We haven’t heard too many records from the mysterious Berlin art group Column One, and now with the arrival of this impressive double LP / CD set Cindy, Loraine & Hank (WVINYL020 / ZOHAR 107-2) I can see I need to reassess their importance and history. Well, I noted the Dada-inspired Präsident Der Sonne album in 2010, but aside from enjoying the pastiches of collage imagery in the cover artworks, it was clear I was pretty baffled and assumed the whole release was a bit of a put-on. More recently Ian Sherred fared better with Column One: Entropium, which was a collaborative epic work with fellow Berlin art-players Zeitkratzer. Before that we’d only noted their fleeting contribution to a 2007 compilation of drone music called I, Mute Hummings. In fact Column One have been active since 1991, and have an impressive catalogue of works, including collaborations with Genesis P. Orridge and Psychic TV…they also have a very fluid and hard-to-define membership, members participating in certain projects only as needed, which I think is also not unlike the way Psychic TV operated (not that I really know much about it), likewise other far-out collectives such as Doc Wor Mirran. Plus Column One like to keep a low profile, a strategy adopted by everyone from The Residents to Faust and Nature And Organisation, and some of their members enjoy unusual aliases, like the players in Legendary Pink Dots. All this said, names of key players and participants in Cindy, Loraine & Hank are printed plain to read on the CD, and include Andrew Loadman, Jurgen Eckloff, Rene Lamp, Robert Schalinski, Tom Platt, and others; and members of Zeitkratzer appear too.
What we hear on the two discs are some quite radical and inventive experiments in improvised music and electro-acoustic treatments, resulting in episodes of startlingly strange music. Unexpected developments are the order of the day, things end and begin suddenly, and the structural basis for each piece is extremely hard to discern. I get the sense the perpetrators are striving to keep the music as anonymous as possible, along with their own identities; personal playing styles or expressive musical tics are kept to a minimum, everything is clearly a collaborative effort and not about soloing or showing off, and a slightly chilly impersonal air hangs over the work. Though cut-ups and tape scrambling are sometimes allowed, humour or playfulness is not part of the agreed agenda. It is beautifully recorded; every stark note stands out with an almost monumental solidity. Yet even the general sound of the album seems cut off from reality; apart from the occasional item which seems to include a documentary of a live performance, the work occupies its own world, a hermetically-sealed zone of studio weirdness. So far, full marks for this imaginative and assured update on the work of H.N.A.S. or even P16.D4.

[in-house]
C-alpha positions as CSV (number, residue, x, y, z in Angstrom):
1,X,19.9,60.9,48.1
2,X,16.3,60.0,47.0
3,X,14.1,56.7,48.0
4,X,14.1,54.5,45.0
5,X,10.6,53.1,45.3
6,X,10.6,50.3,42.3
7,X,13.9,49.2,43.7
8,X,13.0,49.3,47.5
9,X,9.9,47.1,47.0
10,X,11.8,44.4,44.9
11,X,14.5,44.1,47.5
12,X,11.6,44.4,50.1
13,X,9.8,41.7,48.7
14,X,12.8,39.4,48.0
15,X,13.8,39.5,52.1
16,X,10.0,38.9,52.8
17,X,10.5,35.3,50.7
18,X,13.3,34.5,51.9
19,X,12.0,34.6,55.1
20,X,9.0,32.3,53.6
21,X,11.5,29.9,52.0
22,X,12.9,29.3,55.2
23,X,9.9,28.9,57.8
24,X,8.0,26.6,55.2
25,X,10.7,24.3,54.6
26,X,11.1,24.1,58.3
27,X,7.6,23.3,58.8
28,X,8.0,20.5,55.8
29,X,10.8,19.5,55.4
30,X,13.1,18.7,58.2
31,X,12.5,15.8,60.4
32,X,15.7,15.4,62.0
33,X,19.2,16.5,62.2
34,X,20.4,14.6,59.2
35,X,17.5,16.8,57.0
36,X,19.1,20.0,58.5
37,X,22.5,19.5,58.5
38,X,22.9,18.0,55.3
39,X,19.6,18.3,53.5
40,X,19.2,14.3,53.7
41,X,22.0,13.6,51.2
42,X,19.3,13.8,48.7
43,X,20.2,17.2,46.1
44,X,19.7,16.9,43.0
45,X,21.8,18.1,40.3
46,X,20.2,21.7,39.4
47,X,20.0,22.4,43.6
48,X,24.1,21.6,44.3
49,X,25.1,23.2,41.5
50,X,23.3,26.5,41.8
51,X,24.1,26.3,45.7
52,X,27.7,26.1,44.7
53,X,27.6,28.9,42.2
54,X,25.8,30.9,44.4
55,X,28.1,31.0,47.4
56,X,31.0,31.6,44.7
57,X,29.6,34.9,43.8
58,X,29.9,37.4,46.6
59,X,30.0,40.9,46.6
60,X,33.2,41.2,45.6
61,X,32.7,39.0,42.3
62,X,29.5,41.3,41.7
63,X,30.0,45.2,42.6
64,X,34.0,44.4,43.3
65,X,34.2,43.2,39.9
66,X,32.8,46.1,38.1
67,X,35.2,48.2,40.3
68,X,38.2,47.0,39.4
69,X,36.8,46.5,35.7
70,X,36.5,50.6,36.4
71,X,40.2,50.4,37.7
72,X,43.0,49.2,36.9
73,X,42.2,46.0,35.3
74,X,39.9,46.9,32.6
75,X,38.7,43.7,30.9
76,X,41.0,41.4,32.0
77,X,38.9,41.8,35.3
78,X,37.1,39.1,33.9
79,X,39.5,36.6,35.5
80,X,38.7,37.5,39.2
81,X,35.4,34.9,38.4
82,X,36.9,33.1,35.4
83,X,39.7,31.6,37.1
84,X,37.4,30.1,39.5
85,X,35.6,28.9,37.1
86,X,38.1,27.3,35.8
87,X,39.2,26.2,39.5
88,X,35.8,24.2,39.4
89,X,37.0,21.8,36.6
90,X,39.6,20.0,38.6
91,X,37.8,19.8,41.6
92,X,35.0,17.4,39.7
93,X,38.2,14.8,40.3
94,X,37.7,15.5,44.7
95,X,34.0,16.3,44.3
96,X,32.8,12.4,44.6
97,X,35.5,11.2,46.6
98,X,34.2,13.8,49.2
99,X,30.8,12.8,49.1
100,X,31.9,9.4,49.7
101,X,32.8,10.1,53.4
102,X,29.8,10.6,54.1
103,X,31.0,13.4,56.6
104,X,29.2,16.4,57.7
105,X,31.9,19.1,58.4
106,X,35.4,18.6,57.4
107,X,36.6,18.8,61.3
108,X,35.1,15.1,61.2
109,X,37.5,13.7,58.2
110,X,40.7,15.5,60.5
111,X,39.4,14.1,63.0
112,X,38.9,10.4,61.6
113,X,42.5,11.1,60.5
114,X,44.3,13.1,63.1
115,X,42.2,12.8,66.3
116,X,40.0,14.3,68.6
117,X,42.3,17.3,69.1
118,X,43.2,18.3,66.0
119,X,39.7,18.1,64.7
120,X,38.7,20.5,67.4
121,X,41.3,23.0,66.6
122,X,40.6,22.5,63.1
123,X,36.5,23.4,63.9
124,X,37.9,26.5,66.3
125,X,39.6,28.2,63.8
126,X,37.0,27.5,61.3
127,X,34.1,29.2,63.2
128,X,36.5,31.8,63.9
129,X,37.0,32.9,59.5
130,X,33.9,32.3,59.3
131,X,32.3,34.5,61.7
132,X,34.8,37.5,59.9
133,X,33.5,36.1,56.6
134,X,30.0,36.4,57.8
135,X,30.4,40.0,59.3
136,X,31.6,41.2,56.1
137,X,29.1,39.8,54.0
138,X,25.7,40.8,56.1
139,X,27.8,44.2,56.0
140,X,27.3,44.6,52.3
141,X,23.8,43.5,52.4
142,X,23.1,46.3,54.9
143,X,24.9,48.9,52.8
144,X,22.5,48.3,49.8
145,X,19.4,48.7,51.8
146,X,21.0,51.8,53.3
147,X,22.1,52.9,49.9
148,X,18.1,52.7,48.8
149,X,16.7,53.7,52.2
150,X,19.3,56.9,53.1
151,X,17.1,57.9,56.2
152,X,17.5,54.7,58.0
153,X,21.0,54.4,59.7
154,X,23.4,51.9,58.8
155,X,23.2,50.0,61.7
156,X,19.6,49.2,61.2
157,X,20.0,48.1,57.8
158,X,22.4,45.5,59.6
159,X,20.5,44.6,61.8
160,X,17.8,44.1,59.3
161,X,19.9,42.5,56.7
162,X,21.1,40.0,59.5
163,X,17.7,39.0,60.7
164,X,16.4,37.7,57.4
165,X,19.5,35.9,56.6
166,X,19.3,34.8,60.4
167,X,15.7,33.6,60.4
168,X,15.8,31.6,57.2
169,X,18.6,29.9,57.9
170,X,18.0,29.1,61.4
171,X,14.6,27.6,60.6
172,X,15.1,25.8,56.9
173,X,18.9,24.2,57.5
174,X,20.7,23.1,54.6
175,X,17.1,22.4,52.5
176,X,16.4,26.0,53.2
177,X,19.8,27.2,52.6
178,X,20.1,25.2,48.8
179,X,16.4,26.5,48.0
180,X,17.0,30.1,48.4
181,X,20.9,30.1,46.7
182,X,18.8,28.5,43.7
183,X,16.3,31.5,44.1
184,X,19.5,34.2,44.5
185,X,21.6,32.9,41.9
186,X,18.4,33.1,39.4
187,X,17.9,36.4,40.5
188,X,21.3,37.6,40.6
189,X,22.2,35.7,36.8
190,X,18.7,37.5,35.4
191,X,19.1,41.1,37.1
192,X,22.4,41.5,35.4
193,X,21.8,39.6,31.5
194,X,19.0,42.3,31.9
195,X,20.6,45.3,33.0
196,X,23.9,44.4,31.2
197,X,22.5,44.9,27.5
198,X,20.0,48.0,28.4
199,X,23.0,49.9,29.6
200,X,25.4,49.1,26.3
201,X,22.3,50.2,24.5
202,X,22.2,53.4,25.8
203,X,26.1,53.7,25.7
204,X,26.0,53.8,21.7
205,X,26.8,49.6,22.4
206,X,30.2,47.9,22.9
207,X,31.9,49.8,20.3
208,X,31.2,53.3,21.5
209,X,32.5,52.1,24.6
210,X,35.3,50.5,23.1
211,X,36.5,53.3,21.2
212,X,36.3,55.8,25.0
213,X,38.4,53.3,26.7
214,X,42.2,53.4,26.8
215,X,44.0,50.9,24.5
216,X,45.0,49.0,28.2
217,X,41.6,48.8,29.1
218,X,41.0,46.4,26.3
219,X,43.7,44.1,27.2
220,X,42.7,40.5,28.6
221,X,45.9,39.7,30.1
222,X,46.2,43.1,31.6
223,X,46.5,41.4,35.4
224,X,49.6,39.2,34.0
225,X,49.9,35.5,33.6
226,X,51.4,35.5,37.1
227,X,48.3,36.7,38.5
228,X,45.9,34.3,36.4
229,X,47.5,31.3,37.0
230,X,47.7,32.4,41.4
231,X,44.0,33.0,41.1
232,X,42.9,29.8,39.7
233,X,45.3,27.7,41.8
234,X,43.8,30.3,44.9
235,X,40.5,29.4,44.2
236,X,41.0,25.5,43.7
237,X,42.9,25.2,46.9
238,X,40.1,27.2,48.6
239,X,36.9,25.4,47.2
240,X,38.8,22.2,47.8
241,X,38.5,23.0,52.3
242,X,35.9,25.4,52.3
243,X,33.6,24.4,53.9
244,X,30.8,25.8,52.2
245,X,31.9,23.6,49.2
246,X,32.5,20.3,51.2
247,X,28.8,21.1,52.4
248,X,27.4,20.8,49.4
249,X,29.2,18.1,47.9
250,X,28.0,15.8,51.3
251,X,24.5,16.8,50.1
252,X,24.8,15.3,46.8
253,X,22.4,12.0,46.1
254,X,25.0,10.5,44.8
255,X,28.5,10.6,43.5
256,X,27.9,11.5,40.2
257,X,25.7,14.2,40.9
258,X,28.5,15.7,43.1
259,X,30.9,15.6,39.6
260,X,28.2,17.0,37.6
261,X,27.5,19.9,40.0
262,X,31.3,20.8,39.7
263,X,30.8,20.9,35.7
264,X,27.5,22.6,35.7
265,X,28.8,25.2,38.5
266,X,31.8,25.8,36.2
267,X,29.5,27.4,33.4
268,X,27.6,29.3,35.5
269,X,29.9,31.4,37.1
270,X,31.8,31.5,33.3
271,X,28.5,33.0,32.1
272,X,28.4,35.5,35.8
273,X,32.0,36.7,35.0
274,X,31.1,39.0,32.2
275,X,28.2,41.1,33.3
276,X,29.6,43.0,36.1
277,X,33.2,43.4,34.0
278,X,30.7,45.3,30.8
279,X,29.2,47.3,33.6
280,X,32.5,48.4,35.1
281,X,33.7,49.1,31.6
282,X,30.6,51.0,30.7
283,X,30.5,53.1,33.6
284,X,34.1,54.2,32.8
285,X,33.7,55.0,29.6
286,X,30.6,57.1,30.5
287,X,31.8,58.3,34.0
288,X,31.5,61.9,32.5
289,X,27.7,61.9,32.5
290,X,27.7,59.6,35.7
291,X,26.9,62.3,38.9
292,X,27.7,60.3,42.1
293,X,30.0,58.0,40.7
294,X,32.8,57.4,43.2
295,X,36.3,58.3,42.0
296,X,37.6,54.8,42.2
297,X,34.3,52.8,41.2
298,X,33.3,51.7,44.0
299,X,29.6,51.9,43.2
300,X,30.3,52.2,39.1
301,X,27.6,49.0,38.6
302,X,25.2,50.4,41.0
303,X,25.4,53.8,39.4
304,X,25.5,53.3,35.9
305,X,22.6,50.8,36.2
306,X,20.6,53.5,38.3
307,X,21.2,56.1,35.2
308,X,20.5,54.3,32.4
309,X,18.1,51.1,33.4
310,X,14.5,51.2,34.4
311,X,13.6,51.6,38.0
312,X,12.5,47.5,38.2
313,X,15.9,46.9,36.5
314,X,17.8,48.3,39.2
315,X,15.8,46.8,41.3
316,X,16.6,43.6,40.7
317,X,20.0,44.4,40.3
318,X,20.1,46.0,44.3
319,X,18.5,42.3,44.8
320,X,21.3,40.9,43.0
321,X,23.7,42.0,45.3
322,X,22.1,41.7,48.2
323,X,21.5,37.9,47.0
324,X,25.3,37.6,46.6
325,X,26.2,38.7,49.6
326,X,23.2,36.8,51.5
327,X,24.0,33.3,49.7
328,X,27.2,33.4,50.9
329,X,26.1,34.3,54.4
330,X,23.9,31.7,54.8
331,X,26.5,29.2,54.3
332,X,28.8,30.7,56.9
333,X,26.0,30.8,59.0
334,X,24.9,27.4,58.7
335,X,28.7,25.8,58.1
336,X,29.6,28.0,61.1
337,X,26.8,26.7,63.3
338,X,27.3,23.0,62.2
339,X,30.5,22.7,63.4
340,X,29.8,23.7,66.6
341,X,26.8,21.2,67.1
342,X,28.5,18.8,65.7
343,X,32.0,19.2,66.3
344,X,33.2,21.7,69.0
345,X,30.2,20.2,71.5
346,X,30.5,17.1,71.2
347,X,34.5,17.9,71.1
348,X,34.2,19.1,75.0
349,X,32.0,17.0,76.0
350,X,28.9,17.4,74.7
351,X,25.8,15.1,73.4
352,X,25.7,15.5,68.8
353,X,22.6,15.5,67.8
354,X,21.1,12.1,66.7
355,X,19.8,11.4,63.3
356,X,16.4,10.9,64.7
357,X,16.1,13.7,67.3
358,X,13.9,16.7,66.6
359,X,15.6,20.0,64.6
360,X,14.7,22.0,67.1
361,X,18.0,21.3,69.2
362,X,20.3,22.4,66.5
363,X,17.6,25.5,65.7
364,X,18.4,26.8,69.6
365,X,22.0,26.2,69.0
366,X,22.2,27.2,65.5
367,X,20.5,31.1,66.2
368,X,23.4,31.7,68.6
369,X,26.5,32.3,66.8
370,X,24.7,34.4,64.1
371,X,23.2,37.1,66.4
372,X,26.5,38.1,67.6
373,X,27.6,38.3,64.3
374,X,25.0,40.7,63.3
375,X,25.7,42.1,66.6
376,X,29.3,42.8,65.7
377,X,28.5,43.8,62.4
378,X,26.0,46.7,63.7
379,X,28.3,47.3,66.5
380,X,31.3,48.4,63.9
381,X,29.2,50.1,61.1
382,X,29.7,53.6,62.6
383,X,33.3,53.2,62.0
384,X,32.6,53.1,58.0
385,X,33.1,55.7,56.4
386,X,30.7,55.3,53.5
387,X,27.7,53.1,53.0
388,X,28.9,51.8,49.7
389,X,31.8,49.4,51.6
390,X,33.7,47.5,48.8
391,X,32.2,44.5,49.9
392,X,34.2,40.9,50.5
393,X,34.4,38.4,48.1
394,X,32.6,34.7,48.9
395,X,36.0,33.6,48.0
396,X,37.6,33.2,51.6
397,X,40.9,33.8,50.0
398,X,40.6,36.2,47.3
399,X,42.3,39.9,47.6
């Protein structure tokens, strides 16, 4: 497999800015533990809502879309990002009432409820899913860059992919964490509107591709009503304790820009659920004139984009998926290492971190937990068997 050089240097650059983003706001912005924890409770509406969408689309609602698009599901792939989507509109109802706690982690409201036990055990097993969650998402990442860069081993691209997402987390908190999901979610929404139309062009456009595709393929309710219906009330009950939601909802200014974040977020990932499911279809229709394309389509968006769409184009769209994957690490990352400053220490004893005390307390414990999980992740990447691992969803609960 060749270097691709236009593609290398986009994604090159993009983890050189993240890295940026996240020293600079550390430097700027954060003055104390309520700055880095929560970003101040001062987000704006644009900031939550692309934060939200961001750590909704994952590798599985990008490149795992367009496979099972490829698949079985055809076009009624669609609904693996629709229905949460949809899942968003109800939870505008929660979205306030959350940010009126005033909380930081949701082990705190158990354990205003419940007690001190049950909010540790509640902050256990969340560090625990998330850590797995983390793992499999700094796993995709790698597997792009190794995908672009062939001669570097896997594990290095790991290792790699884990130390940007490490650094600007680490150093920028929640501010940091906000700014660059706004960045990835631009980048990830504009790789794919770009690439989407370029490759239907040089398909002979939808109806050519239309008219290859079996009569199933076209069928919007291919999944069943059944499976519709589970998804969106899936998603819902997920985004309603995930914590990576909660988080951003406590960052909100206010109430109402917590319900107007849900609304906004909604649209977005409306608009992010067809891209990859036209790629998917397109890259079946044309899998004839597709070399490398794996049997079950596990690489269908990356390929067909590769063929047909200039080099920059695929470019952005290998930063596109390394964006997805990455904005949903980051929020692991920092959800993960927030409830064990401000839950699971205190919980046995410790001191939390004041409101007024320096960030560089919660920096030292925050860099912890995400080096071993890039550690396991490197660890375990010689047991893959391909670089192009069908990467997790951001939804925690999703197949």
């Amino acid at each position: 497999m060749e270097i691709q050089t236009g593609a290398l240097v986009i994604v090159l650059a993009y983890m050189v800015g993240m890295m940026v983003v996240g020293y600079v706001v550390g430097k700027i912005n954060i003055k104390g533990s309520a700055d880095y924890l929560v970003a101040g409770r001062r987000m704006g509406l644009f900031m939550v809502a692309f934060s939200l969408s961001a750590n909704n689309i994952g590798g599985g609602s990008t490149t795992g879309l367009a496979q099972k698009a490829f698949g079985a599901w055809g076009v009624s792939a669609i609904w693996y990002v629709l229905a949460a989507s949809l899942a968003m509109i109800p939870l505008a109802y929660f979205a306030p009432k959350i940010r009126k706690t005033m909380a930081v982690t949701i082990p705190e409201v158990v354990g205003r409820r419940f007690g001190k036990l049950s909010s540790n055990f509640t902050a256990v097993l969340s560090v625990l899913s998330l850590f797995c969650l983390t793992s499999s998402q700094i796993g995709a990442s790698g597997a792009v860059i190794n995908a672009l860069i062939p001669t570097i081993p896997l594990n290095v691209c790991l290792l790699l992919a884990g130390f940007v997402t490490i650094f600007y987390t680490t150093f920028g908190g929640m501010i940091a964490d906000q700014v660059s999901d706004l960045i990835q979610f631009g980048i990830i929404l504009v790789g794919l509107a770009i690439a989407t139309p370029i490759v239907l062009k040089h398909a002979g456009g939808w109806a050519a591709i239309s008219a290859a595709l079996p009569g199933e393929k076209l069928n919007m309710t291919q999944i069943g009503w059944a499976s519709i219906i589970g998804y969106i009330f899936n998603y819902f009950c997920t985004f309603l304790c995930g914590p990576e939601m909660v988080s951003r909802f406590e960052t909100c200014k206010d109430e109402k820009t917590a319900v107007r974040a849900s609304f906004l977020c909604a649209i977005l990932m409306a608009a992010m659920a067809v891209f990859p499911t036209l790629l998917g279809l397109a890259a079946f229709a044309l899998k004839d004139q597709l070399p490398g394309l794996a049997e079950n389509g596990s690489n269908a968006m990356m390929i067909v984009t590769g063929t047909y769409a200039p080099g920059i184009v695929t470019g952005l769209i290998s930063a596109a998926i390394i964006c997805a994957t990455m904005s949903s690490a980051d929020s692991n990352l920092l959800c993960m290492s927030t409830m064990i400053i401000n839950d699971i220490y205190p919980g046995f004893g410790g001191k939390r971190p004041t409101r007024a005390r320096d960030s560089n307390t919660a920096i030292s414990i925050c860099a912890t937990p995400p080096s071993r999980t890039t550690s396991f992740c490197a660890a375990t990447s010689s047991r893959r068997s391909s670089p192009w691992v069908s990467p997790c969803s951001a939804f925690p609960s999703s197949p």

Some unused parts of their 2012 collaboration with Zeitkratzer have been recycled and revisited for this large project, but new recordings were also made, and there was a process of “reviewing the existing material”, which sounds like it might involve the careful work of selection and appraisal. If the credits list is correct, the sound production included some conventional musical instrumentation such as pianos, synths, zithers, flutes, percussion; also voices (though I don’t hear much in the way of singing or spoken word); field recordings; a device called the “singing glass”; and the montage technique of Andrew Loadman. “Musique concrète if you like,” drawl the press notes, as if leaving us to cling to our old-fashioned certainties and quaint, well-worn labels in the face of this staggeringly odd and inventive music, implying that Column One are already streets ahead of the rest of the world.
In a real sense, maybe they are. From what I can gather, musical production is not even the sole or primary aim of this collective, whose members are more interested in advancing ideas, theories and philosophy; they claim influences from cut-up innovators, extreme cinema, and the communication theories of Paul Watzlawik, the Viennese psychologist. While it’s not immediately apparent what their ideological stance is (I don’t think they are especially politically motivated, for instance), it is clear that they have one, and that something quite stern and unforgiving is informing their every move here. Column One themselves would describe this release in very impressionistic and subjective terms, calling it “a collection of incestuous figures, a museum of small, lovely bastards…criminal citizens, sacred Neanderthals, expert idiots…a voyage through the labyrinthine mind of Column One.” To further obscure the message, the images on the six panel digipak do everything they can to mystify the viewer. To begin with, the band members – if indeed it is them – are photographed wearing masks and simpering like unwilling carnival freaks for the camera. In another shot, they hold large lumberjack saws, perhaps implying the radical damage they will do to modern music. These surreal photos are further disrupted by cut-up abstractions, making the image incomplete; or they are overlaid with incomprehensible doodles and cryptic messages. There’s plenty of work for the active mind here, decoding the messages buried in the music and cover artworks, but Column One won’t yield their secrets easily. From 30 November 2015.